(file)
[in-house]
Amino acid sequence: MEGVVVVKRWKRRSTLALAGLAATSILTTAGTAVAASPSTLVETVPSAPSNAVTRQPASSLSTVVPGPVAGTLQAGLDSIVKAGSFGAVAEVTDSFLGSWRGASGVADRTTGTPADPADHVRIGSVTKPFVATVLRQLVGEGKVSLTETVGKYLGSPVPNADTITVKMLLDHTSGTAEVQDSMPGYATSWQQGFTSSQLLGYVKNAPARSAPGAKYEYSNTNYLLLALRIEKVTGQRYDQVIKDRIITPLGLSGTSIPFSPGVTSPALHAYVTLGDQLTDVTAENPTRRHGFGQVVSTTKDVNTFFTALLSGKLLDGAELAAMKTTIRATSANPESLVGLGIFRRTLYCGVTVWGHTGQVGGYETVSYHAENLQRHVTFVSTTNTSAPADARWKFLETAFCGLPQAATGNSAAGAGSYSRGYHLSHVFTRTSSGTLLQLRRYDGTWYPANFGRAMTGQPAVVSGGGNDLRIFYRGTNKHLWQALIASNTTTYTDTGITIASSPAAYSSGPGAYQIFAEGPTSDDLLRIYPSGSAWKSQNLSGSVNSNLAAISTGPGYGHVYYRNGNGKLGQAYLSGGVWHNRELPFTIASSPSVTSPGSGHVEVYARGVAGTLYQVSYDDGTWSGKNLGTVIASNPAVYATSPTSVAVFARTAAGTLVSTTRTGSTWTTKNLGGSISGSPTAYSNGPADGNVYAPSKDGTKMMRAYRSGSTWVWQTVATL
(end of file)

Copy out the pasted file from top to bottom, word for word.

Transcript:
[in-house]
Amino acid sequence: MEGVVVVKRWKRRSTLALAGLAATSILTTAGTAVAASPSTLVETVPSAPSNAVTRQPASSLSTVVPGPVAGTLQAGLDSIVKAGSFGAVAEVTDSFLGSWRGASGVADRTTGTPADPADHVRIGSVTKPFVATVLRQLVGEGKVSLTETVGKYLGSPVPNADTITVKMLLDHTSGTAEVQDSMPGYATSWQQGFTSSQLLGYVKNAPARSAPGAKYEYSNTNYLLLALRIEKVTGQRYDQVIKDRIITPLGLSGTSIPFSPGVTSPALHAYVTLGDQLTDVTAENPTRRHGFGQVVSTTKDVNTFFTALLSGKLLDGAELAAMKTTIRATSANPESLVGLGIFRRTLYCGVTVWGHTGQVGGYETVSYHAENLQRHVTFVSTTNTSAPADARWKFLETAFCGLPQAATGNSAAGAGSYSRGYHLSHVFTRTSSGTLLQLRRYDGTWYPANFGRAMTGQPAVVSGGGNDLRIFYRGTNKHLWQALIASNTTTYTDTGITIASSPAAYSSGPGAYQIFAEGPTSDDLLRIYPSGSAWKSQNLSGSVNSNLAAISTGPGYGHVYYRNGNGKLGQAYLSGGVWHNRELPFTIASSPSVTSPGSGHVEVYARGVAGTLYQVSYDDGTWSGKNLGTVIASNPAVYATSPTSVAVFARTAAGTLVSTTRTGSTWTTKNLGGSISGSPTAYSNGPADGNVYAPSKDGTKMMRAYRSGSTWVWQTVATL